Hong Kong / Interiorization of urban street and public space
The lack of land in Hong Kong leads to the problem that urban public space is compressed to the extreme. The dense skyscrapers and heavy traffic makes the surviving public square lose their vitality. Under this circumstances, the traditional division of street, square, indoor space is not flexible enough anymore. It becomes the responsibility for the buildings and the complex to act as the connection and public space.
At the turn of the 21st Century, the urbanistic and commercial benefits of sky bridges, or say connecting the buildings above the ground level, has become widely recognized. The government and private developers began to reach cooperation on fulfilling the system. The redevelopment of the Alexandra House retail podium in 2003 led to the remove of the existing first-floor external podium walkway. As compensation, based on the planning agreement with the Hong Kong government, Hongkong Land created dedicated internal passageways through the building, which are linkd to the existing external footbridges and allowing 24-hour access to the public. In exchange, Hongkong Land acquired an additional 5200 m² of developable area by the Building Department, which translated into an additional floor of retail during the redevelopment .
With the government’s stepping in, the similar concept is achieved in the redevelopment of The Landmark form 2003-2007. Internal 24-hour dedicated public passageways are incorporated, with adding a new vehicular drop-off on Queens Road, linked by many more escalators to the footbridges and MTR stations . To some extent, the walkway systems were developed to connect the existing buildings, while during the time when the system matures, the walkways influence the interior space in return.
Built in the same period, Two International Financial Centre is designed to be an important part of the city fabric. Since it is connected to the Exchange Square and harbor front with dozens of walkways, there is a large number of people passes through 2IFC every day. 2IFC acts as a focal point as well as an essential passageway for those walking from Central to the outlying island ferry piers. Furthermore, it is designed with various public space, upgrading its identity to a more urban level, which includes the large rooftop garden, outdoor public platforms and indoor atrium for different performers. As said by architect Rocco Yim, who has designed many of Hong Kong’s landmark buildings, “This is our new public realm. Instead of just streets and plazas, we also have this indoor network connected by lifts, escalators and bridges.”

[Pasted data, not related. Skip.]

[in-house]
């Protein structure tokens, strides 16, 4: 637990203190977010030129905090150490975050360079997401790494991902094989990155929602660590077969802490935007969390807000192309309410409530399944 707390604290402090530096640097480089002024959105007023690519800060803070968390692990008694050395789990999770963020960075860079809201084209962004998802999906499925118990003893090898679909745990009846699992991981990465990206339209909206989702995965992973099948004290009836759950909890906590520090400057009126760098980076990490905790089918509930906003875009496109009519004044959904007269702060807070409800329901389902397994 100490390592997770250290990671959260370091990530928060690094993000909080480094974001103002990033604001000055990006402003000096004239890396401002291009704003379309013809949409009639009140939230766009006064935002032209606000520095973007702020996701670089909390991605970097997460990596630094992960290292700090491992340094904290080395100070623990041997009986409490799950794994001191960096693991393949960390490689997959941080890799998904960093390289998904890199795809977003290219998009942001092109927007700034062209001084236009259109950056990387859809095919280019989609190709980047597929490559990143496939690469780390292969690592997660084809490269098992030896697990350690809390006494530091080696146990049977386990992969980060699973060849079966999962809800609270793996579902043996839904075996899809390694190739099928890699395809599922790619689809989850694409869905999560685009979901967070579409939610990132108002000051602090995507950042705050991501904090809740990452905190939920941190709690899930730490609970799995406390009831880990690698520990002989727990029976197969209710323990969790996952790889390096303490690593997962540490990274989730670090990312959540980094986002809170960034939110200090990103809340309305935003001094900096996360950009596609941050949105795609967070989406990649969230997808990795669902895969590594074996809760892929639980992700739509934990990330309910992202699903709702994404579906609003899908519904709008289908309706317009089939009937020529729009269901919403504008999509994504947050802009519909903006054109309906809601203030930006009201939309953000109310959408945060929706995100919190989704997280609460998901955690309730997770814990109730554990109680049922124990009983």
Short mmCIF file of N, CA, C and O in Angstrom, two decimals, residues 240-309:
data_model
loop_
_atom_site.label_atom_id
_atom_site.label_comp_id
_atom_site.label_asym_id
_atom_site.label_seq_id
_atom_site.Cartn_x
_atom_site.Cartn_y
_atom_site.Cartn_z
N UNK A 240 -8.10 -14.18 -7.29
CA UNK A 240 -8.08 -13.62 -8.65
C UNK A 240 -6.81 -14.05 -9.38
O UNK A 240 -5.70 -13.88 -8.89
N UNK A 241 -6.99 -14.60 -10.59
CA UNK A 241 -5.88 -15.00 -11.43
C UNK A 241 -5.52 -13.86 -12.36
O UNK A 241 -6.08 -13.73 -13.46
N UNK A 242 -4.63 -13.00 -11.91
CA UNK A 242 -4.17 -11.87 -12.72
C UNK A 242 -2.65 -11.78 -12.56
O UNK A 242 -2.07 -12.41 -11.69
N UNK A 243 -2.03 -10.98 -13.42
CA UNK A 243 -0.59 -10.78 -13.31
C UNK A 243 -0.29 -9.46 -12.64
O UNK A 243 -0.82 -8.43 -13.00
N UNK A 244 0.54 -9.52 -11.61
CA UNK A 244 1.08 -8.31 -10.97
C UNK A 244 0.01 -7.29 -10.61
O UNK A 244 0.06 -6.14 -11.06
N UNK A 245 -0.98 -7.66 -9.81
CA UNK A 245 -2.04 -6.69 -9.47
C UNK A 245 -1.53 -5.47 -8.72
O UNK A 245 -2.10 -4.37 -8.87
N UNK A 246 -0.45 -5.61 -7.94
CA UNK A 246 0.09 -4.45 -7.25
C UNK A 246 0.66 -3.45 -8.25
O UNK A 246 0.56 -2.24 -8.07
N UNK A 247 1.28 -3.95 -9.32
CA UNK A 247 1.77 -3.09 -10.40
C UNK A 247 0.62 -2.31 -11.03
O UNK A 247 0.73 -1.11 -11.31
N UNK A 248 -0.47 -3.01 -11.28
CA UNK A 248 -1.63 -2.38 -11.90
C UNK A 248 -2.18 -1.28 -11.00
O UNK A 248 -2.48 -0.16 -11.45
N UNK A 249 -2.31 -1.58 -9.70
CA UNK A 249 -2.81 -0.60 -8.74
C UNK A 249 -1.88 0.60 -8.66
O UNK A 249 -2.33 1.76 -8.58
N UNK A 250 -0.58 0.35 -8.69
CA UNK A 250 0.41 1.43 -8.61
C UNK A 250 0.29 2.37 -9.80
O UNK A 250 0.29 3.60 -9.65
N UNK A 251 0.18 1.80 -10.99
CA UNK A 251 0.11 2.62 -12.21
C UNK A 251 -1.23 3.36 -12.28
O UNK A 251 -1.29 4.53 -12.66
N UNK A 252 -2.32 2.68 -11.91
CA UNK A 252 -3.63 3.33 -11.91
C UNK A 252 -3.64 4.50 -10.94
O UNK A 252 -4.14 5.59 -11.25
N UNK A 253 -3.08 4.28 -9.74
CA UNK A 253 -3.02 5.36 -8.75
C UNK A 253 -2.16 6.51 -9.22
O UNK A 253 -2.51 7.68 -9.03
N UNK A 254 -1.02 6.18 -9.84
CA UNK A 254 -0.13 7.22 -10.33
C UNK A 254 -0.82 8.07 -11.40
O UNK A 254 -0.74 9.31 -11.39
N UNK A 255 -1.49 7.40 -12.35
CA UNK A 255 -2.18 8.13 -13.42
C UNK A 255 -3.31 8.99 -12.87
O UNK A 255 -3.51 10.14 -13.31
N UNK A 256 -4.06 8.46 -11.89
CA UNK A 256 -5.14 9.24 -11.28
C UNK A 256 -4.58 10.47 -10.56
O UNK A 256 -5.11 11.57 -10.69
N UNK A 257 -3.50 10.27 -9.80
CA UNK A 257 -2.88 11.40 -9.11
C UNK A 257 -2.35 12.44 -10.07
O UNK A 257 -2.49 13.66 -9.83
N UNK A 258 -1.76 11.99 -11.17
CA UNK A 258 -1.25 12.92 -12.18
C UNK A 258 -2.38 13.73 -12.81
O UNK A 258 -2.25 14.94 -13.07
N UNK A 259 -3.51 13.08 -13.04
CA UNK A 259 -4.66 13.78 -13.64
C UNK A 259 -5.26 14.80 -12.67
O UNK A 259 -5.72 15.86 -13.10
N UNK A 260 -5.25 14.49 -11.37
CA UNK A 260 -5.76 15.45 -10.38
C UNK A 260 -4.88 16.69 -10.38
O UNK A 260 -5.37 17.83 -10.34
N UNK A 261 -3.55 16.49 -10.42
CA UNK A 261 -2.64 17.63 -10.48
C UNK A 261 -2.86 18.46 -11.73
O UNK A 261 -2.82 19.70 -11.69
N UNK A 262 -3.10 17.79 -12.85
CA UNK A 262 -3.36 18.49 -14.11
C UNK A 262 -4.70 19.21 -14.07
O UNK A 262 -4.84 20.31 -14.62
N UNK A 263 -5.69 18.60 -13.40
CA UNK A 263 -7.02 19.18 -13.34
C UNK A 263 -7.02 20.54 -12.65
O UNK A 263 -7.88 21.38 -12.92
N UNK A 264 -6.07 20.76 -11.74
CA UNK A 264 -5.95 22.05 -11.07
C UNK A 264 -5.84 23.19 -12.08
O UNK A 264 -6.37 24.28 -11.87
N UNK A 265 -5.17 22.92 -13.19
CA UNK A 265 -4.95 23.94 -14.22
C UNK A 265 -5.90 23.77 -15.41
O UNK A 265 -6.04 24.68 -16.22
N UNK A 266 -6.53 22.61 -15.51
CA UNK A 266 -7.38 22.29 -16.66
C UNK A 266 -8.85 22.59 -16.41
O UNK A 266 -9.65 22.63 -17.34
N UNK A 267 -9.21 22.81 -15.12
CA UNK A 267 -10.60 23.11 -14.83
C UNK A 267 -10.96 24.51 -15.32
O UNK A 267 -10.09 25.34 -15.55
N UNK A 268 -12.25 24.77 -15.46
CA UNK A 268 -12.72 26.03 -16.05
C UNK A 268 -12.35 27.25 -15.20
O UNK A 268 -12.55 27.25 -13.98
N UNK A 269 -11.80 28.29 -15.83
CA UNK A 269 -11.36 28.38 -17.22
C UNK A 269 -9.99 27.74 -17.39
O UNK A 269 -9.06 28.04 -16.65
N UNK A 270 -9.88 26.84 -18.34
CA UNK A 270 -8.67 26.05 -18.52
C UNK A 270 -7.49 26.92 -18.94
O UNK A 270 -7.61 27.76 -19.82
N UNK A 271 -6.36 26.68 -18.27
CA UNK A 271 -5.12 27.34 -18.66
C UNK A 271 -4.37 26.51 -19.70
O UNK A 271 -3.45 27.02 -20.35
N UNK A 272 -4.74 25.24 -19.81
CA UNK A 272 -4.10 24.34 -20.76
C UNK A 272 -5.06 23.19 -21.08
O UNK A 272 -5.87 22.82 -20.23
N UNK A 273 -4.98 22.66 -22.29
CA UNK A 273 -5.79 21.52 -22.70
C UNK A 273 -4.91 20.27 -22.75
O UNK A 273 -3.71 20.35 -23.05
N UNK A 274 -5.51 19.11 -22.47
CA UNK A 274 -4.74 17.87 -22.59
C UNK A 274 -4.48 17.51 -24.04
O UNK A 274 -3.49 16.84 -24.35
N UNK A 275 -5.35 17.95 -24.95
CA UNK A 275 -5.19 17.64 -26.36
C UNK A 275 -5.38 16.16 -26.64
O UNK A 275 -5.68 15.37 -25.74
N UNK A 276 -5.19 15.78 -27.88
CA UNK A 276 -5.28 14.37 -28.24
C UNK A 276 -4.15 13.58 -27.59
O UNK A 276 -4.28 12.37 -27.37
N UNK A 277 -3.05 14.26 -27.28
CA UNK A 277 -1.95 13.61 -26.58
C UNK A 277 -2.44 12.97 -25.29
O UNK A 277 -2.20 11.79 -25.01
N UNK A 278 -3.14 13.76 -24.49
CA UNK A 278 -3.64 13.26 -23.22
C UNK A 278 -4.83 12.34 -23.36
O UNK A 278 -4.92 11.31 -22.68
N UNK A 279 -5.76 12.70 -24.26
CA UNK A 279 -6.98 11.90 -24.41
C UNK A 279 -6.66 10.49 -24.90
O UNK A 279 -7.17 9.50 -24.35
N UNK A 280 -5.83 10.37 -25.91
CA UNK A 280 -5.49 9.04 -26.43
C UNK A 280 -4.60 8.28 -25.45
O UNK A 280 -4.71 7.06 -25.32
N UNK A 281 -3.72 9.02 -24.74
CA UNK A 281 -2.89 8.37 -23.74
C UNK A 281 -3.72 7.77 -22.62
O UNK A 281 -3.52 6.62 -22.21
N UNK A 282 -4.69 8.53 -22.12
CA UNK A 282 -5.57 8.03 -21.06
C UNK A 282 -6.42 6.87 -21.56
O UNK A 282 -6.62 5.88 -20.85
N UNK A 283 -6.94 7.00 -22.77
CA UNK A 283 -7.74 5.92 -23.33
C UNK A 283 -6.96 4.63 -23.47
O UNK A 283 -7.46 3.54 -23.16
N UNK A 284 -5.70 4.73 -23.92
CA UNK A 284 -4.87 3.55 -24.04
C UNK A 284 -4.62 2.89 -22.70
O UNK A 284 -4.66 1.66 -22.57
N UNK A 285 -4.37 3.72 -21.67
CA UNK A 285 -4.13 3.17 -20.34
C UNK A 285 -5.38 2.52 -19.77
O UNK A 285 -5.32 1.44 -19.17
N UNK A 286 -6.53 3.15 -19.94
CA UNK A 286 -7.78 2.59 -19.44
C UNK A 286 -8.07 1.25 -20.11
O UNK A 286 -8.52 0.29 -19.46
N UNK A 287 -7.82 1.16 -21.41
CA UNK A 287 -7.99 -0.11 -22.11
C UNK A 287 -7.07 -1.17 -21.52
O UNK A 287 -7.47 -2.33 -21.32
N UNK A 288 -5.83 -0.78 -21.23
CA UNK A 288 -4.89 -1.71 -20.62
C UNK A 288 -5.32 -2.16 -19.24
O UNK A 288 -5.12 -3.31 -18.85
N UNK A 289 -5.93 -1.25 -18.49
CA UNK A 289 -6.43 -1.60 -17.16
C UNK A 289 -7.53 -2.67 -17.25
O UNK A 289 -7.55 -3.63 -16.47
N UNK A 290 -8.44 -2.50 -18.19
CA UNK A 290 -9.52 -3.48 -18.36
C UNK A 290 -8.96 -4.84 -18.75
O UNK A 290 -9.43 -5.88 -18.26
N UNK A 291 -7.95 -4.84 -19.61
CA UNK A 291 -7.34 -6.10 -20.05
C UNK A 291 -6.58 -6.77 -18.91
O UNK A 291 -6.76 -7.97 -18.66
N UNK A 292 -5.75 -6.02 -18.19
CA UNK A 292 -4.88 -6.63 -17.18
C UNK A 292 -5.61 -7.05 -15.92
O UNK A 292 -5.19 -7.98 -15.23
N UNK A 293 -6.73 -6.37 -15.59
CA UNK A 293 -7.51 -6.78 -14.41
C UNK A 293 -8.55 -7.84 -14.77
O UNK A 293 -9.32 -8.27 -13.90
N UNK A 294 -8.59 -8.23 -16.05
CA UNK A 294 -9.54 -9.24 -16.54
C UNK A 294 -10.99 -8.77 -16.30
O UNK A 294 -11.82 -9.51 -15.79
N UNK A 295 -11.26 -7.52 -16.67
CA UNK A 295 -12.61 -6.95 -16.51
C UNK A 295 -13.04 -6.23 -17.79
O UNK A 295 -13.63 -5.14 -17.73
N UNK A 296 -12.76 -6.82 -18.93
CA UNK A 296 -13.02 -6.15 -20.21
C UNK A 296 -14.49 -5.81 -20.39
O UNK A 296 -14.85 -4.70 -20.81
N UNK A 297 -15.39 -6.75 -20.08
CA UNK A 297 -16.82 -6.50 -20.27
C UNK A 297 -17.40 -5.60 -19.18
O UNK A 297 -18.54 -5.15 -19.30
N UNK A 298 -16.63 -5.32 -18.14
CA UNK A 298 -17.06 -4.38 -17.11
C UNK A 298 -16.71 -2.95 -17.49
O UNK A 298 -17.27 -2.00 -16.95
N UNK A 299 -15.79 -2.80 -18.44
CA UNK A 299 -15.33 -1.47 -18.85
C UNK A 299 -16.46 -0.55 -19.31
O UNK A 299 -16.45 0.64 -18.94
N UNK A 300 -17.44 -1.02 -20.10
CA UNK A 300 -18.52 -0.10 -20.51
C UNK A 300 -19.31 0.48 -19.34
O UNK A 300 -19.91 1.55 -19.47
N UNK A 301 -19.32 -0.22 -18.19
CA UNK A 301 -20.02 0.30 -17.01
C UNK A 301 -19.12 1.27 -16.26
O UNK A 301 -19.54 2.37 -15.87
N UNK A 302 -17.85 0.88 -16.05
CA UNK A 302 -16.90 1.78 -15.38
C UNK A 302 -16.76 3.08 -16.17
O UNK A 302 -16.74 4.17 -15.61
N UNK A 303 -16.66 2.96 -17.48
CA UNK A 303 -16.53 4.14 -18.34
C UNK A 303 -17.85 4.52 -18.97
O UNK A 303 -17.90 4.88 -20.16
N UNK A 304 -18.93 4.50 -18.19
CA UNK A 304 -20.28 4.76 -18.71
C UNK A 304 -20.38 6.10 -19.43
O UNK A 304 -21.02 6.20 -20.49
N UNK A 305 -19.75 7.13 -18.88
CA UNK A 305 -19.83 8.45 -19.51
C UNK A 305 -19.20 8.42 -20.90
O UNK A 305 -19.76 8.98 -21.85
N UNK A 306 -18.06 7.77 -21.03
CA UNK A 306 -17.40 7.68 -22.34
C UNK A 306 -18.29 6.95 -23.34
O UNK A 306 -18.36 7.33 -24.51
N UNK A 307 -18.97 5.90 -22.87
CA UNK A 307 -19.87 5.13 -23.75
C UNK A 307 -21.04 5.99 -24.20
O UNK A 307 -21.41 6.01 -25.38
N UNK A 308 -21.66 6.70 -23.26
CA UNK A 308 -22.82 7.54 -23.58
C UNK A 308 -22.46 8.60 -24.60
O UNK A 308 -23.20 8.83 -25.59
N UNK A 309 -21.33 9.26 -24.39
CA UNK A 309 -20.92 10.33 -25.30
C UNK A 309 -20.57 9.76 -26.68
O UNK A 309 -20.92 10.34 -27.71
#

As mentioned in previous narratives, there is kind of aformal urbanism in Hong Kong, where planning normally cannot catch up with capital development and public’s adaption. Thus, much aformal spaces generated. Art exhibitions and political protest occurs in shopping malls, sidewalks become salons or workshops, domestic workers gather on footbridge on their day off, and streets become restaurants or dance halls. Hong Kong demonstrates the viability of public space that do not resemble a street, a courtyard, a square.
Figure1. Central elevated walkway system penetrated into many building complex, retrieved from Wikipedia
 Dewolf. ”Many bridges to cross”.Chinadaily. 2011. Available at
 EI-Khoury, Robbins. “Chapter 7: Hong Kong – Aformal Urbanism”. Shaping the City: Studies in History, Theory and Urban Design. Routledge. 2013
 Robinson, Antony. “Beyond Icons: Developing Horizontally in the Vertical Realm”. CTBUH 2014 Shanghai Conference Proceedings.2014
 Luming, Chunfang. “The link space between urban building-complex and transport system in Hong Kong”.2015. Available at